"I think we'll be fine, man. Obviously, DeSean's one of the better playmakers in this league, but we're moving forward, and I think we'll be just fine . . . I've got faith in the guys in the locker room. Chip said it himself: The offense is not built around one guy. We have multiple guys out there who can make plays."
Maclin did not criticize Jackson, who was released by the Eagles last month and signed by the Redskins. But asked if the situation showed the importance of character, Maclin said: "It's just all about doing the right things. If you come up, show up for work, do the right things, be positive, I think it'll work out in your favor."
So, was Jackson's release a message to other players?
"I don't think you release a guy to send a message. We're not in high school anymore," Maclin said.
One interpretation, given the way Maclin noted that everyone was on hand for the workouts, and "on the same mission," is that only one person needed to hear such a message, and he's in Washington now.
Maclin did not want to discuss his relationship with Jackson; observers never got the impression they were close. "Our relationship is our relationship. It doesn't need to be shared with anybody else," he said.
While Maclin indicated support for Kelly, he also acknowledged that a team needs more than one marquee wideout threat. Until Maclin, who turns 26 next month, proves he has regained the form that allowed him to catch a franchise-record 258 passes through his first four seasons, it isn't clear the Birds have one such weapon, let alone two. For there to be a second, there's going to have to be further development from Riley Cooper, who flourished in Maclin's absence last season, or a strong contribution from a rookie drafted in a few weeks, when what has been touted as an historically deep wideout draft class comes to market.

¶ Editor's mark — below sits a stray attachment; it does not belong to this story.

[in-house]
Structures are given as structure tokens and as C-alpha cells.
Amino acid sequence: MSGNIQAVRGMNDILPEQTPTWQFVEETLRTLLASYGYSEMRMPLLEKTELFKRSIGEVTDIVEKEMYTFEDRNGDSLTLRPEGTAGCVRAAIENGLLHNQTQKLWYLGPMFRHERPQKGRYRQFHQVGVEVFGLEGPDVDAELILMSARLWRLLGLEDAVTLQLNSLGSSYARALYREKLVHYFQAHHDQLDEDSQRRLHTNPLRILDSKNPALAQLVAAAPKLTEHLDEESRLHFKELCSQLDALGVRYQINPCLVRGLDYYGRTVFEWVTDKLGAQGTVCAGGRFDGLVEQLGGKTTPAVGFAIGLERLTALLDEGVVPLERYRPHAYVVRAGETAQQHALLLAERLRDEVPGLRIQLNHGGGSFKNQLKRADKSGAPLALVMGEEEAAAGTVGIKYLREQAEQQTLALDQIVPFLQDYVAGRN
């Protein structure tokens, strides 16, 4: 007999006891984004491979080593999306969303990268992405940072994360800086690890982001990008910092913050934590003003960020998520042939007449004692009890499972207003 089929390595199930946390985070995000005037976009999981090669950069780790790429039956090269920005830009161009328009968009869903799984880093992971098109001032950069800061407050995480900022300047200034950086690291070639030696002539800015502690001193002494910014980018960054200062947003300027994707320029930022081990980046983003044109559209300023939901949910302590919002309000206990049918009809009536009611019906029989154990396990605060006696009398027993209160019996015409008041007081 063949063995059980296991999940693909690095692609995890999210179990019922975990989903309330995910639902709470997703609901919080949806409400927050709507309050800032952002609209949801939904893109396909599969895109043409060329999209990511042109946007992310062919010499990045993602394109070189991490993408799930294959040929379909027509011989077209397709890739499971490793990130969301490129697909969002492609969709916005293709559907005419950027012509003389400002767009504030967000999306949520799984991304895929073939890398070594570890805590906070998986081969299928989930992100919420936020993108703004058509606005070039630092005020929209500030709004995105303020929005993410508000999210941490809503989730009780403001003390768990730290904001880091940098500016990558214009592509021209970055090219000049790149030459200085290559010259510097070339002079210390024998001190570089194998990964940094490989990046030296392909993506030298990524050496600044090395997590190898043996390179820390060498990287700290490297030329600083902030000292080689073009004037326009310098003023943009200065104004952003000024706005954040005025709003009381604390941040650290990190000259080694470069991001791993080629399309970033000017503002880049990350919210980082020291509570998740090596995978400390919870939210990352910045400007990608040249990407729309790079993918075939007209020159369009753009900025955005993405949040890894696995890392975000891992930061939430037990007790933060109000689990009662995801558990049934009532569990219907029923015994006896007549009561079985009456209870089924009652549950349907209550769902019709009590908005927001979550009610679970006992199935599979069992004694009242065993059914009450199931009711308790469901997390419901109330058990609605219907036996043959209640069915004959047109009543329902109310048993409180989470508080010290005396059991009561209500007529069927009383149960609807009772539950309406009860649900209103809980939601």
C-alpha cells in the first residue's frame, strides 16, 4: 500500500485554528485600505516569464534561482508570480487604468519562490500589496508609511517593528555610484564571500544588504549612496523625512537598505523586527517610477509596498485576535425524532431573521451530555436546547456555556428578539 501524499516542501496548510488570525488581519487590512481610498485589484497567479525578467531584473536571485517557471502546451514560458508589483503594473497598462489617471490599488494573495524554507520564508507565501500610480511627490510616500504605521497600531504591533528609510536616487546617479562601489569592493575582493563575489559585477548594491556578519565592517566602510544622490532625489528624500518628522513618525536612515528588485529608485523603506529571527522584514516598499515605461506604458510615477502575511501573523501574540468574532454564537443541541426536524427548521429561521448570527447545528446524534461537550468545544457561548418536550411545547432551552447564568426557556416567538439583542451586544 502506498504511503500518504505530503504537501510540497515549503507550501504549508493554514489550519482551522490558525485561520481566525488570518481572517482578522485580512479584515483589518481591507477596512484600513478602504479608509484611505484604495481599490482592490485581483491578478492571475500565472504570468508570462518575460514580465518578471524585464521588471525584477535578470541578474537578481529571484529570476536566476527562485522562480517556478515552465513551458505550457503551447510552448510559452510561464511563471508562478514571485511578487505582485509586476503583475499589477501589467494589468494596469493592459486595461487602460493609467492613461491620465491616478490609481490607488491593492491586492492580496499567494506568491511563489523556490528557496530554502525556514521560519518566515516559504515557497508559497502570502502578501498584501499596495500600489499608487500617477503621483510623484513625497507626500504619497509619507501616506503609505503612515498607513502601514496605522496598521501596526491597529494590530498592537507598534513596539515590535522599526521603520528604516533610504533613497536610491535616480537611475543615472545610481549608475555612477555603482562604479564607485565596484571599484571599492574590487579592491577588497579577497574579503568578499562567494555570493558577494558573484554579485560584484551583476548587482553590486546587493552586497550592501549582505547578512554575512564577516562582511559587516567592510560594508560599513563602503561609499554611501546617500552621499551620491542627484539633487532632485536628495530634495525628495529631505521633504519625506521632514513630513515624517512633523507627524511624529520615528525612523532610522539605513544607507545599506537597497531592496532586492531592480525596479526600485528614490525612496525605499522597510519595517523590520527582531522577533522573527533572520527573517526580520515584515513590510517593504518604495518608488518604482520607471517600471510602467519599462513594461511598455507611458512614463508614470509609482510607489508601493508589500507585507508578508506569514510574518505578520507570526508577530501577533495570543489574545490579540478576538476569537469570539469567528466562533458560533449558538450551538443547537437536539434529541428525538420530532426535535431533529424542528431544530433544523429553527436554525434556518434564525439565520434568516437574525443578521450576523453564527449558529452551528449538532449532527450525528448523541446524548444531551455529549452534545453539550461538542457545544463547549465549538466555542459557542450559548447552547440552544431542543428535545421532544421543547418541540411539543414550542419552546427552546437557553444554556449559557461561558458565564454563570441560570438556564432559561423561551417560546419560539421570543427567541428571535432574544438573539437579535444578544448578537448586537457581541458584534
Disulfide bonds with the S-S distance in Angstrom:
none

"You want two in this league. I think when you have two, you have a much better chance of being successful," Maclin said. "I think the teams that have one guy, those teams aren't normally as good . . . I think we have two. I think we have more than two."
As great as this draft class might be, it's unusual for rookie wide receivers to dominate. Maclin was a first-round selection, 19th overall, in 2009. His 56 catches for 773 yards ranked third among NFL rookies that year. His four touchdowns ranked fifth. Those would be fine numbers for any Eagles rookie in 2014, but they wouldn't make anyone forget Jackson's 82 catches for 1,332 yards and a Pro Bowl berth last season.
"You can say anything you want about the guys coming in. But when you get to this level, it's a whole different story," Maclin said. "For those guys, I hope they do come in and make plays and be successful. But it doesn't always work like that."
Though Maclin missed last season and the ascension of Nick Foles as the starting quarterback, he worked with Foles extensively in 2012 and throughout the spring a year ago. Maclin said they won't need to search for chemistry.
"Me and Nick just threw about five or six routes out there, and we were on point. I don't think that's going to be an issue," Maclin said.
Maclin called himself "a vocal guy" and said he intends to help fill the leadership void left when Avant was released after eight Eagles seasons. Avant signed with the Panthers.
On Twitter: @LesBowen